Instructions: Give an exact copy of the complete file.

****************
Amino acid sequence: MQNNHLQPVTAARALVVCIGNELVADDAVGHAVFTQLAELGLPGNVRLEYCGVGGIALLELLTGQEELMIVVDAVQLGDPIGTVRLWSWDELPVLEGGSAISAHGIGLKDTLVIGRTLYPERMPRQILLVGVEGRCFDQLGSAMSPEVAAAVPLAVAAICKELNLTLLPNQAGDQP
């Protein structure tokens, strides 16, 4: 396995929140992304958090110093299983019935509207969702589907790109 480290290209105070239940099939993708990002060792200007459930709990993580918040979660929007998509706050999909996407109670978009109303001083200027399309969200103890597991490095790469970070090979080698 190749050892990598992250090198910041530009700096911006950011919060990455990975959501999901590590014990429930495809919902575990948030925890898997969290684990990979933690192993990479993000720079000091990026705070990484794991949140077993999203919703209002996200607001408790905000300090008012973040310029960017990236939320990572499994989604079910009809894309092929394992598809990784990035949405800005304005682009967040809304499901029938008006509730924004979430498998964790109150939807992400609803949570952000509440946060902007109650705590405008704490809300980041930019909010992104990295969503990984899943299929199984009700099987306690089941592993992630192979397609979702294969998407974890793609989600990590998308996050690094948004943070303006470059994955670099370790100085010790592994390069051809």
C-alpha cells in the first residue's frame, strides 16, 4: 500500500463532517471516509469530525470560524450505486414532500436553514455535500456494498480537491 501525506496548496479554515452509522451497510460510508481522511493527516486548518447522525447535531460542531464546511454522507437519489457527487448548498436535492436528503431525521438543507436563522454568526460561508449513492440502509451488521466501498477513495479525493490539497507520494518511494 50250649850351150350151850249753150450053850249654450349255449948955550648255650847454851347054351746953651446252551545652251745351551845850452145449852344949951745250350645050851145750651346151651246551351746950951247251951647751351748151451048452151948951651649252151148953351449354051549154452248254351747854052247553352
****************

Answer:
Amino acid sequence: MQNNHLQPVTAARALVVCIGNELVADDAVGHAVFTQLAELGLPGNVRLEYCGVGGIALLELLTGQEELMIVVDAVQLGDPIGTVRLWSWDELPVLEGGSAISAHGIGLKDTLVIGRTLYPERMPRQILLVGVEGRCFDQLGSAMSPEVAAAVPLAVAAICKELNLTLLPNQAGDQP
């Protein structure tokens, strides 16, 4: 396995929140992304958090110093299983019935509207969702589907790109 480290290209105070239940099939993708990002060792200007459930709990993580918040979660929007998509706050999909996407109670978009109303001083200027399309969200103890597991490095790469970070090979080698 190749050892990598992250090198910041530009700096911006950011919060990455990975959501999901590590014990429930495809919902575990948030925890898997969290684990990979933690192993990479993000720079000091990026705070990484794991949140077993999203919703209002996200607001408790905000300090008012973040310029960017990236939320990572499994989604079910009809894309092929394992598809990784990035949405800005304005682009967040809304499901029938008006509730924004979430498998964790109150939807992400609803949570952000509440946060902007109650705590405008704490809300980041930019909010992104990295969503990984899943299929199984009700099987306690089941592993992630192979397609979702294969998407974890793609989600990590998308996050690094948004943070303006470059994955670099370790100085010790592994390069051809």
C-alpha cells in the first residue's frame, strides 16, 4: 500500500463532517471516509469530525470560524450505486414532500436553514455535500456494498480537491 501525506496548496479554515452509522451497510460510508481522511493527516486548518447522525447535531460542531464546511454522507437519489457527487448548498436535492436528503431525521438543507436563522454568526460561508449513492440502509451488521466501498477513495479525493490539497507520494518511494 50250649850351150350151850249753150450053850249654450349255449948955550648255650847454851347054351746953651446252551545652251745351551845850452145449852344949951745250350645050851145750651346151651246551351746950951247251951647751351748151451048452151948951651649252151148953351449354051549154452248254351747854052247553352